There’s a well-worn saying in politics that if your opponent is on the verge of self-destruction, get out of the way. Republicans on the House Benghazi Committee are about to test that assumption Thursday when Hillary Clinton testifies before them.
The committee gets credit for discovering the existence of Clinton’s private e-mail system, on which classified information was stored in possible violation of the law. The FBI is now in the midst of an investigation (sorry, Clinton defenders, not a “security review,” but a real investigation) that could very well result in criminal charges.
But in politics, not everything is what it seems. Here are five questions to ponder as the story continues to unfold:
1. Will Republicans overplay their hand?
When Republican Representative Kevin McCarthy of California praised the House Benghazi Committee for driving down Clinton’s poll numbers, he played right into Clinton’s hands, and Democrats have had a field day ever since. Committee chairman Trey Gowdy of South Carolina has a tough balancing act. He needs to focus on what happened that terrible night in Benghazi in 2012. What the e-mails reveal about Clinton’s bad judgment and decision-making on Libya is fair game. But the question of whether she violated the law by storing the nation’s secrets on a server in her home should be left to the FBI.
2. Would President Obama ever pardon Hillary Clinton?
It’s not as if there isn’t precedent. After John Deutch left the CIA directorship in 1996, classified material was discovered on a laptop computer in his home. An investigation was opened, but Bill Clinton pardoned Deutch before charges could be brought. Obama recently told “60 Minutes” that the controversy around Clinton’s private server was “not a situation in which America’s national security was endangered” and that the case against her has been “ginned up” because of politics. If the e-mail investigation leads to charges, what do you think he’s going to do?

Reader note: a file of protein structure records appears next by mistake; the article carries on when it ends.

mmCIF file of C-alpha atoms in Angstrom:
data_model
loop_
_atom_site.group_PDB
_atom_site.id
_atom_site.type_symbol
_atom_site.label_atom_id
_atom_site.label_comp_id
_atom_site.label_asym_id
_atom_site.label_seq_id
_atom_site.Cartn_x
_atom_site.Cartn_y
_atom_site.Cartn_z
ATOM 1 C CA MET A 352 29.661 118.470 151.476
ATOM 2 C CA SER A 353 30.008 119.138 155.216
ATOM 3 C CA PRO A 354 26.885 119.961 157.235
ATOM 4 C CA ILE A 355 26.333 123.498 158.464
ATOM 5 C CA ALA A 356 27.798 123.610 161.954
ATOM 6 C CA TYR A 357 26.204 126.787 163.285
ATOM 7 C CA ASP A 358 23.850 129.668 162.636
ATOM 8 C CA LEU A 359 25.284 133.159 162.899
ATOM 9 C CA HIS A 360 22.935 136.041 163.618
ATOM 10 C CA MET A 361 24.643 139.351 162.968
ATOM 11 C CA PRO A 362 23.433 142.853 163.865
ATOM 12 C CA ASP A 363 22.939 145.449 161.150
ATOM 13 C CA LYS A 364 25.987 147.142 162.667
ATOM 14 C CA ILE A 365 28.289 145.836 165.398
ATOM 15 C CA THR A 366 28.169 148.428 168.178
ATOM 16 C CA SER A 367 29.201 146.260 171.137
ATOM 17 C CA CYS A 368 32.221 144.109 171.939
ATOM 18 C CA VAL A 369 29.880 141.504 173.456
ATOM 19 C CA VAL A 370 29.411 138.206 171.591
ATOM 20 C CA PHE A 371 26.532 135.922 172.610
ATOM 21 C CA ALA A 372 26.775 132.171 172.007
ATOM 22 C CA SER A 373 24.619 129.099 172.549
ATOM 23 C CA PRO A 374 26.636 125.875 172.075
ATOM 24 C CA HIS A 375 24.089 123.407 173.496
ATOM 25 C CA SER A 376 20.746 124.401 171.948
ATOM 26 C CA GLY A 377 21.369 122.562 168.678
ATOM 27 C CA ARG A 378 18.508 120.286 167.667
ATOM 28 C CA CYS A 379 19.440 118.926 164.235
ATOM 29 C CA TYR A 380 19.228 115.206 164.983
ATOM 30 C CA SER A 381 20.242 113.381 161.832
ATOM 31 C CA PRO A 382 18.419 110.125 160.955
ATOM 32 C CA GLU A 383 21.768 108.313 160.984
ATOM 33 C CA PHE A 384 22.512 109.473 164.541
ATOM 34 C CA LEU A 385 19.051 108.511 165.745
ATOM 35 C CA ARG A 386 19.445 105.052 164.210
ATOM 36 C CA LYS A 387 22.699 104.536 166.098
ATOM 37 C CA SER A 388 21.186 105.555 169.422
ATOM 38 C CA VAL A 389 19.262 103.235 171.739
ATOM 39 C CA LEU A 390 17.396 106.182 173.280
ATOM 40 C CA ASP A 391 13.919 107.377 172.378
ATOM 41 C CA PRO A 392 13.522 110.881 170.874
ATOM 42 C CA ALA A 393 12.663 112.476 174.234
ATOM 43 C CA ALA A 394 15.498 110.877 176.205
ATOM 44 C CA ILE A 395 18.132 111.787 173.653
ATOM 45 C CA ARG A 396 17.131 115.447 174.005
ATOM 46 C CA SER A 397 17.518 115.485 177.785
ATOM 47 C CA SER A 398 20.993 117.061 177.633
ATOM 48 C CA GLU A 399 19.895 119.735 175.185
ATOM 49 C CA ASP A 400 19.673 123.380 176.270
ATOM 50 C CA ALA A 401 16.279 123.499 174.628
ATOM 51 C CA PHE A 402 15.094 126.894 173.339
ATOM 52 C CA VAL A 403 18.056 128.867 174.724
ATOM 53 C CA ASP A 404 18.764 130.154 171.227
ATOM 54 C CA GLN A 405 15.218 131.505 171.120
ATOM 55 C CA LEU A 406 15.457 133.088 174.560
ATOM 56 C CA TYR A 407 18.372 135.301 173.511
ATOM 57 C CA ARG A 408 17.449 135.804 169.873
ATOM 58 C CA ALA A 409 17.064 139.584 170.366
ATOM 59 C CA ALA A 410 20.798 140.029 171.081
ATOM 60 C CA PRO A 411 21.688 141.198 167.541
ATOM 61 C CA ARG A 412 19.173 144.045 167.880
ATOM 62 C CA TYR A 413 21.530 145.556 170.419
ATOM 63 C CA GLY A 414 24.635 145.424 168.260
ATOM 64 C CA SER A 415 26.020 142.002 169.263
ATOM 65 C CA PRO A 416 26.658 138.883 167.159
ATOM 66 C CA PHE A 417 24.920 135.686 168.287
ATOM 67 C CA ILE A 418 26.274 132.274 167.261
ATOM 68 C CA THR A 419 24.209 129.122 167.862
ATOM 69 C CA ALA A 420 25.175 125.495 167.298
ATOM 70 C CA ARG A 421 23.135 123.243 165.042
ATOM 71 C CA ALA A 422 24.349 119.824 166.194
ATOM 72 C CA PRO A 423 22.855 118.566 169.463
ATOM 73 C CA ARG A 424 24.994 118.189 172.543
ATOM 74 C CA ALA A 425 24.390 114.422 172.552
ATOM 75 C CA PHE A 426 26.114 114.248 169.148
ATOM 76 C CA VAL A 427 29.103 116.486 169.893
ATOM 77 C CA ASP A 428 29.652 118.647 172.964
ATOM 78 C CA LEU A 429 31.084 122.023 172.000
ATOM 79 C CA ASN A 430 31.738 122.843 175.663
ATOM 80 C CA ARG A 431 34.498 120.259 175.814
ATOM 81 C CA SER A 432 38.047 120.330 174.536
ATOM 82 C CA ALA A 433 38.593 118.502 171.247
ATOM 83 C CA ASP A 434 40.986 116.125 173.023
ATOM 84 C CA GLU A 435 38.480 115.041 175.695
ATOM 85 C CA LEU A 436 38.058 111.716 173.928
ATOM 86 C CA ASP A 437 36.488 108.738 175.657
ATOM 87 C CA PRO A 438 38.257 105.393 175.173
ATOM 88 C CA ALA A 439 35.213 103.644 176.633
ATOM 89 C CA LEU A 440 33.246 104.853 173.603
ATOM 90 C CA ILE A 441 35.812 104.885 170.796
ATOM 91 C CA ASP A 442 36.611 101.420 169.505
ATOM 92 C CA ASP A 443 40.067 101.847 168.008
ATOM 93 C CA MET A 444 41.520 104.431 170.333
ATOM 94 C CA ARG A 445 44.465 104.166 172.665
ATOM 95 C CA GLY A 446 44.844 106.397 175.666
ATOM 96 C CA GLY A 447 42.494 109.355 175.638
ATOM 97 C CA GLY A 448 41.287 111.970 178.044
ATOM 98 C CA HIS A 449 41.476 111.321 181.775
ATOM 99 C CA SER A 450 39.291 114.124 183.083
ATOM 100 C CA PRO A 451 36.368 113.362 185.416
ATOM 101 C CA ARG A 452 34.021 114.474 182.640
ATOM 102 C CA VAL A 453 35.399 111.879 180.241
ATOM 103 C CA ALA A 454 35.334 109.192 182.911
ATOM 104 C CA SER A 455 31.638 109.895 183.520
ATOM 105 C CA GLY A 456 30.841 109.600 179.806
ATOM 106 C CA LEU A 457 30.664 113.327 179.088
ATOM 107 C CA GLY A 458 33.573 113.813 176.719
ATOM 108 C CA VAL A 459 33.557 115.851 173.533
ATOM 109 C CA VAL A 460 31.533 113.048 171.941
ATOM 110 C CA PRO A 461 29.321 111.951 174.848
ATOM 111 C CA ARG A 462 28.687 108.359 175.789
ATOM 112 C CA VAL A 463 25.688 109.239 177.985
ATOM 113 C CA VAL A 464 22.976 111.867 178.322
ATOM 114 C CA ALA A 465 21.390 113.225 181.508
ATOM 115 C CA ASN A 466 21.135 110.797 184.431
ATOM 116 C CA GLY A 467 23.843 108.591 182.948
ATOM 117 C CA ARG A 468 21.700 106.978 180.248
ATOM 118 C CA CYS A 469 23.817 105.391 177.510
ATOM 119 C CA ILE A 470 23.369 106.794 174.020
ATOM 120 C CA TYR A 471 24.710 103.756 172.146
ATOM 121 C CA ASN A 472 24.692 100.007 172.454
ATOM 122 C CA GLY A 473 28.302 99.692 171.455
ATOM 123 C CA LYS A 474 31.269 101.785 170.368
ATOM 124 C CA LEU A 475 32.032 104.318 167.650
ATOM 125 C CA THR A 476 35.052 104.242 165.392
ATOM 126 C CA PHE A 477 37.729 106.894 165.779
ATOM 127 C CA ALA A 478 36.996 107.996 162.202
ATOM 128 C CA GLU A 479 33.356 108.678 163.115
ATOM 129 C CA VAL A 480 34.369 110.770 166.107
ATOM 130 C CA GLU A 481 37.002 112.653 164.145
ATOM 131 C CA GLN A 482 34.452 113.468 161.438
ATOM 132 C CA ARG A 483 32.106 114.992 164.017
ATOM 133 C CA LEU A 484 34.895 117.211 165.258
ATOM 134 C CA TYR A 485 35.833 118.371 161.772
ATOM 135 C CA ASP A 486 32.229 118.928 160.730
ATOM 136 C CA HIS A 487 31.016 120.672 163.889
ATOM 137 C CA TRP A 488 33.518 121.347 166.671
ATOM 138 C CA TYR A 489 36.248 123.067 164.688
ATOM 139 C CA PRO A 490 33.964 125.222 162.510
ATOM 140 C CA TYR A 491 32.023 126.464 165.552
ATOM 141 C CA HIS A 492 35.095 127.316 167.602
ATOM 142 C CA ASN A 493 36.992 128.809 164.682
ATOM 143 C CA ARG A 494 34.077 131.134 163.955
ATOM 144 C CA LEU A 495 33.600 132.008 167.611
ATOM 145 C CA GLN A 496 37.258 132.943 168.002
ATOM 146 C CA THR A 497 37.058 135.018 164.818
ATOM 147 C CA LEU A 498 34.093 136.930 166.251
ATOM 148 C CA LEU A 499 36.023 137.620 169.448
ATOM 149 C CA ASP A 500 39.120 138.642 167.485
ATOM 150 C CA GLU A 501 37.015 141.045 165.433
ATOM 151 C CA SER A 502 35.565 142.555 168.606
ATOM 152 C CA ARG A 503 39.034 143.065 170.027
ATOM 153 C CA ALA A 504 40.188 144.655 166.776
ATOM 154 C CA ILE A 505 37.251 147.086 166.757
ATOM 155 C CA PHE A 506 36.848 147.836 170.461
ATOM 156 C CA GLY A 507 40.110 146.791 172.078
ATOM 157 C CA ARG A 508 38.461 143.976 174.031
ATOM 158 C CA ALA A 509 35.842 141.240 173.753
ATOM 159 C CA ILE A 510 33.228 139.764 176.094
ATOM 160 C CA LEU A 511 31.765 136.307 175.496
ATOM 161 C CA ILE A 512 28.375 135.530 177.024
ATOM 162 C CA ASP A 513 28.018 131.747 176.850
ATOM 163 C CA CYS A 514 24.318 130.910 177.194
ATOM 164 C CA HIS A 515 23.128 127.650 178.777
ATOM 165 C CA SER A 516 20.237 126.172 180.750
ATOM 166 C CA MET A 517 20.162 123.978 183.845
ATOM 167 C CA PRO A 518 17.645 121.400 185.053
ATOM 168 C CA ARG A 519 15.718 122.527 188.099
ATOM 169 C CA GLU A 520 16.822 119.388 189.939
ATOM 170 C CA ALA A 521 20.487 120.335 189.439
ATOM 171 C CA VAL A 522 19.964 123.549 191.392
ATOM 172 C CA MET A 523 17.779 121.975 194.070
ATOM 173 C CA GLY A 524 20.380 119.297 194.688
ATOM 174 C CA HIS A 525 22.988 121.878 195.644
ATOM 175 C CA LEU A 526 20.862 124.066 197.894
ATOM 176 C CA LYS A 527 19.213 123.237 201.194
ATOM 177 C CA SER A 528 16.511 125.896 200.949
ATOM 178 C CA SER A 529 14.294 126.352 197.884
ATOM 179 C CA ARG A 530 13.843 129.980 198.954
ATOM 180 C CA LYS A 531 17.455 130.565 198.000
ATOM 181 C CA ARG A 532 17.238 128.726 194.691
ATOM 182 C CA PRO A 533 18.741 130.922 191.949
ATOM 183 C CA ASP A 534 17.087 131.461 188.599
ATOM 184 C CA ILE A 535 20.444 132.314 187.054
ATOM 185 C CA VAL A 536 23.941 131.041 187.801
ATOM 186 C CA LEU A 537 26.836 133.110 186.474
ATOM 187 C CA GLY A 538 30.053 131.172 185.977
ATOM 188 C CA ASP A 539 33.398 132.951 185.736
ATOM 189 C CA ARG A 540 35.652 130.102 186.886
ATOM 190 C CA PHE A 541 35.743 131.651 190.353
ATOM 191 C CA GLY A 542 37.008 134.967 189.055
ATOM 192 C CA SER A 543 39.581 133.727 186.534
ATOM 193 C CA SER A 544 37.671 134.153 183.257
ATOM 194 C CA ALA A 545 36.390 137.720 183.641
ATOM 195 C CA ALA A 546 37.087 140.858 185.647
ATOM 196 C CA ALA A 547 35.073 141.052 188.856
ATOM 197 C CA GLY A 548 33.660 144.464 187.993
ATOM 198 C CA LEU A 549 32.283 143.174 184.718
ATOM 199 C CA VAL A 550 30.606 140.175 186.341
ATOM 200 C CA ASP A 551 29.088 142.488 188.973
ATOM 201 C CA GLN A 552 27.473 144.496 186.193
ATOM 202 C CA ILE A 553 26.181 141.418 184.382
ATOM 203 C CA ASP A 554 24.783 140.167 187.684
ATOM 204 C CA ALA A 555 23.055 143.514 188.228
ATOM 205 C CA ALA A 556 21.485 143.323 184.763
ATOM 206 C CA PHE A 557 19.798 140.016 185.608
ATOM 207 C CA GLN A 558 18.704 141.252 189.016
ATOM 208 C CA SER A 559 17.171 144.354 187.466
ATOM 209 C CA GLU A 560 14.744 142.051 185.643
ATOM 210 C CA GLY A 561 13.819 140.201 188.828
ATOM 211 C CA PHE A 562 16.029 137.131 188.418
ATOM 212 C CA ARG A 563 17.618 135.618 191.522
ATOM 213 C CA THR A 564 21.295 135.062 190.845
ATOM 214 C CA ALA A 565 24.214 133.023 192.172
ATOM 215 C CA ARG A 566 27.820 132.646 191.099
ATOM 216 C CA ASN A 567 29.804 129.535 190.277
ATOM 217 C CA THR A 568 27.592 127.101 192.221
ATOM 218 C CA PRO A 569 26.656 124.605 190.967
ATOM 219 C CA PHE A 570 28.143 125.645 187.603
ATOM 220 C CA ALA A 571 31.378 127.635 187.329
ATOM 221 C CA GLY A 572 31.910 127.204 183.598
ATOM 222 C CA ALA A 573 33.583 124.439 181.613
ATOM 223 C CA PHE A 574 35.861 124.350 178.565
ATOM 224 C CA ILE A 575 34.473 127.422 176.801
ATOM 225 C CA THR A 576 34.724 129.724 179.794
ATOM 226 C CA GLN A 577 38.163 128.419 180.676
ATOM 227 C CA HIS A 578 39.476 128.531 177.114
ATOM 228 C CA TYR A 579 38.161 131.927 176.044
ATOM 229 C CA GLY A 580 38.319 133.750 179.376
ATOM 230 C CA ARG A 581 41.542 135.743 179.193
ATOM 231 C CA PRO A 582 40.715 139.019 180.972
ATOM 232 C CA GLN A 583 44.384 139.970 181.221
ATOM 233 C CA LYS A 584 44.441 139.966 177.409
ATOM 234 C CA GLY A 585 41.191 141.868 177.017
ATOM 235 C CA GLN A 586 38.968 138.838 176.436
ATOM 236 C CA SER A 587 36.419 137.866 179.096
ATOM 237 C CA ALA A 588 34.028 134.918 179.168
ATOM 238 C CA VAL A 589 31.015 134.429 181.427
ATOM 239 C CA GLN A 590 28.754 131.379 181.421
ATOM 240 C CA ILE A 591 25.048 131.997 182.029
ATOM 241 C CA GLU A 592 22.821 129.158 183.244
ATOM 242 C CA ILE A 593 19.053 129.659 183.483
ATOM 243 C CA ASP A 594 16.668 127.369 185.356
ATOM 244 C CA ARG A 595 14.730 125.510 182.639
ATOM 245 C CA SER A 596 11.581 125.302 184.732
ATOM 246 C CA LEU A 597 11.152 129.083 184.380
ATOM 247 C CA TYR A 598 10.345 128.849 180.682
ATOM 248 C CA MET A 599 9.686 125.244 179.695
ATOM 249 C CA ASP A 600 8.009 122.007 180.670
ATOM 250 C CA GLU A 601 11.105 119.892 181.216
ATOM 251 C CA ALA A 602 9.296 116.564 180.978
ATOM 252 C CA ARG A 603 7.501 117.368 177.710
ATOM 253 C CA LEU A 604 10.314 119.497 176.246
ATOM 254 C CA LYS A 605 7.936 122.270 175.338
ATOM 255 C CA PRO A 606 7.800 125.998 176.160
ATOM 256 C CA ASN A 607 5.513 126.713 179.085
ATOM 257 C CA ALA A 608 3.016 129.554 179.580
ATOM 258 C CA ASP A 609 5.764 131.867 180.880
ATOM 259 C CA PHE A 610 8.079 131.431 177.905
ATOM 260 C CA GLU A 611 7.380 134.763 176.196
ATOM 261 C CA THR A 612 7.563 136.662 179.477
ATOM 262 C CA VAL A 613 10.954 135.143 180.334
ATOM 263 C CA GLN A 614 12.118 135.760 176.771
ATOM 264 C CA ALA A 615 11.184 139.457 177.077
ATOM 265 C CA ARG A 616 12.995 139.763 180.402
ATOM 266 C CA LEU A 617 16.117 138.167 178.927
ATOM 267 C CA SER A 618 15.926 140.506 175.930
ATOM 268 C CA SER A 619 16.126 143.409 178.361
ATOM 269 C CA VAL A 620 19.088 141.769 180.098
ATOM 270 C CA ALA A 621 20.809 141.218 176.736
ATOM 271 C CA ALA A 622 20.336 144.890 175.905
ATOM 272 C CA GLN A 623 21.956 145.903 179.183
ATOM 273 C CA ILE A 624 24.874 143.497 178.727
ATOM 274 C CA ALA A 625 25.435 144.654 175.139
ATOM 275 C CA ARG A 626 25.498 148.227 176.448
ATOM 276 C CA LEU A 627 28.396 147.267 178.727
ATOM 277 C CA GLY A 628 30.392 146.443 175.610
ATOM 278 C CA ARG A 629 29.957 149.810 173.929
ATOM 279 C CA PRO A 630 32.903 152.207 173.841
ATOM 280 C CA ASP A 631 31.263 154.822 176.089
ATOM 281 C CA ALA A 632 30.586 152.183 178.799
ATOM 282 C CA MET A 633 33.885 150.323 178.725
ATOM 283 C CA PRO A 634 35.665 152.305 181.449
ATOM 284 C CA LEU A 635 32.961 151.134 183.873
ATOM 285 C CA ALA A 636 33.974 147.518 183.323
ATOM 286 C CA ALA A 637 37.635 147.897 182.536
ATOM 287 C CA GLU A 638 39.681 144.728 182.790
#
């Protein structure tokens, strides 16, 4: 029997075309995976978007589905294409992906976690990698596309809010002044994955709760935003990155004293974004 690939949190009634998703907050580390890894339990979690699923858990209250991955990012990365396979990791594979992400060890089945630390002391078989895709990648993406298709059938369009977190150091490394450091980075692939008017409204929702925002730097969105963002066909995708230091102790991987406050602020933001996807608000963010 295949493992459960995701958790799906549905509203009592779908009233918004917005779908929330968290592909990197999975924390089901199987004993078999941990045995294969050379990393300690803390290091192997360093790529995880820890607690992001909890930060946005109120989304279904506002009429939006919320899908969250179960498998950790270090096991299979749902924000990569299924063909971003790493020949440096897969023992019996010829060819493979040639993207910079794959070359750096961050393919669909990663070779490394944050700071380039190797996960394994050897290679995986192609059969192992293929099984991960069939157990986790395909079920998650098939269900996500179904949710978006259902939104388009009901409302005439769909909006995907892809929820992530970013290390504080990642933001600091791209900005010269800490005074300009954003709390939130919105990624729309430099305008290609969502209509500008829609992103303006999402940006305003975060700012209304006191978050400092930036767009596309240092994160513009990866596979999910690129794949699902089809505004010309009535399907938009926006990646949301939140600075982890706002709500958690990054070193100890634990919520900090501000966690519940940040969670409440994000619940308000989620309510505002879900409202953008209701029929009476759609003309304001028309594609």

3. Does Hillary Clinton understand the gravity of what’s at issue?
When CNN’s Jake Tapper asked Clinton last week about the e-mail investigation, she laughed through the line of questioning. Not for the first time, either. In August, at an Iowa dinner, Clinton joked that she loves using Snapchat because “those messages disappear all by themselves,” unlike the ones she purposely deleted from her server. I don’t think the agents trying to determine what sensitive messages had possibly fallen into the hands of the Russians were laughing about that one.
4. Will the Justice Department run an impartial investigation?
Given Obama’s prejudicial remarks, now would be the perfect time for Attorney General Loretta Lynch to make it clear the investigation is going to be fair, thorough, and no different than similar cases brought against government employees for mishandling classified information. That she hasn’t is cause for concern. In 2014, Stephen Kim, a State Department employee, was sentenced to 13 months in prison for talking to a Fox News reporter about a single classified report on North Korea – a document that a government official later described in court filings as a “nothing burger.” How quickly do you think Kim will object if Clinton’s case is swept under the rug?
5. Has the media coverage been fair?
TV and newspaper editors are mostly covering the story as if it were just more campaign fodder. Subjecting it to the usual “he said, she said” of a political race also plays right into Clinton’s hands. The way to ensure fairness is to put the very best national security and defense reporters on the job and then, as in all things, let the chips fall where they may.Eric Fehrnstrom is a Republican political analyst and media strategist, and was a senior adviser to Governor Mitt Romney.